He says now he understands the network's reasoning - it was just using shows with a proven record to establish a new night. (And his series has since moved back to Sundays, where it started.)
In fact, although his contract for the series runs out at the end of the new season, he might be willing to keep the show going if he gets a good deal.
And The Original Kings of Comedy could be his way of getting that good deal, as well as the crossover dream.
MTV, whose film division is one of the companies behind the movie, has been promoting it night and day for more than a month.
"There's going to be huge crossover appeal," Harvey said during a quiet moment at a jammed party for press and WB stars at a Pasadena, Calif., restaurant last month.
"The tour drew predominantly African-American audiences because that's who we approached. We ran our spots on urban radio," said Harvey, using industry jargon for black-targeted media. "We attracted urban newspapers."
MTV's broader-based marketing reaches white audiences, as well, he said.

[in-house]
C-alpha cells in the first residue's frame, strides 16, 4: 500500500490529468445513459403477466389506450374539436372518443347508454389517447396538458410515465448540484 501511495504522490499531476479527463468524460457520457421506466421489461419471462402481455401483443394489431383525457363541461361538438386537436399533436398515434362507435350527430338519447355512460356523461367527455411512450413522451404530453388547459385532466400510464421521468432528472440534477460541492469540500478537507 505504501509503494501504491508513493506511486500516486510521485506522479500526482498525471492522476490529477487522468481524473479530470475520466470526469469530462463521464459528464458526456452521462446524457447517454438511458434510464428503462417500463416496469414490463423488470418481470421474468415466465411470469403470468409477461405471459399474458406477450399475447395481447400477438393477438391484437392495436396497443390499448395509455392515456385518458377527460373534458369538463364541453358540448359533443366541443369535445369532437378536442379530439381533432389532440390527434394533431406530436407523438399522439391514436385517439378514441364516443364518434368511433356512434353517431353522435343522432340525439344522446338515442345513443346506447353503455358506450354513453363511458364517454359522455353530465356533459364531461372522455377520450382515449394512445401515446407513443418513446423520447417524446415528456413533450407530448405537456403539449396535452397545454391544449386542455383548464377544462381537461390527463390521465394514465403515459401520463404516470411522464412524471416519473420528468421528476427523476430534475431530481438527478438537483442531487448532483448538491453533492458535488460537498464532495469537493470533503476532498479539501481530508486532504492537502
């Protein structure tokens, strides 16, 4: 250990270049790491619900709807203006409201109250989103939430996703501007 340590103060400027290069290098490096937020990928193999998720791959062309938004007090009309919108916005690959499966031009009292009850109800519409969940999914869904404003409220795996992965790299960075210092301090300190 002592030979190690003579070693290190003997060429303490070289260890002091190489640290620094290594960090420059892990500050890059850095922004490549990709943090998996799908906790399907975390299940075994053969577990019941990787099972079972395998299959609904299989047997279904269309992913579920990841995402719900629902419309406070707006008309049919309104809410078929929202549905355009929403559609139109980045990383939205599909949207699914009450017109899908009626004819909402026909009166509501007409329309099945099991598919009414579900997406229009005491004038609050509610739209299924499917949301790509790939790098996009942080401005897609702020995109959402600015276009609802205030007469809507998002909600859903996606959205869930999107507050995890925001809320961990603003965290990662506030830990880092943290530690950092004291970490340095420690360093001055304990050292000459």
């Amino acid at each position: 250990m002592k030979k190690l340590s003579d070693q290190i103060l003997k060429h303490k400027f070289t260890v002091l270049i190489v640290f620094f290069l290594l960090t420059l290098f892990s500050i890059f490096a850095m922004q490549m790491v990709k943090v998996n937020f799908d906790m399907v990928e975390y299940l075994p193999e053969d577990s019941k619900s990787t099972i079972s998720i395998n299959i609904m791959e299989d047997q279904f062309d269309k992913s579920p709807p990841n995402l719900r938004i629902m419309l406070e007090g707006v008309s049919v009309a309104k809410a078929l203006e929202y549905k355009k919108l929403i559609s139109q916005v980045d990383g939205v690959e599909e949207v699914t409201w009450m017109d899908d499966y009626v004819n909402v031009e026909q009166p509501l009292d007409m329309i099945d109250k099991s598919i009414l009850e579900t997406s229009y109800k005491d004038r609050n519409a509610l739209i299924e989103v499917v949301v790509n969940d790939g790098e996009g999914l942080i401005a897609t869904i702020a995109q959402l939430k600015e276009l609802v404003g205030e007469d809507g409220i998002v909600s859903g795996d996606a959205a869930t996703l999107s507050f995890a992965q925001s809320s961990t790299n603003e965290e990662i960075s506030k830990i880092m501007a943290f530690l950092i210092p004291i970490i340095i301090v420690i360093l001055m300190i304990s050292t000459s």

"I think the movie will do really well, man," he said. "I think it will propel me into another space, to more opportunities. Which is why the WB may be more interested in talking to me (about continuing his series). Because Ced and I happen to be one half of that success. And to tell you the truth, we're a little bit more than one half.
"The first year it was just three of us (Harvey, Cedric and Mac), so we were actually two thirds of that success," Harvey said. "Then they added D.L. The show was more fun with D.L., but the (box-office) numbers duplicated themselves. So, I'm still giving me and Ced two thirds of the credit."
Lee's name as a director also may give the movie a boost, but directing a monologue isn't exactly an opportunity to show off. You want to present the show without getting in the way.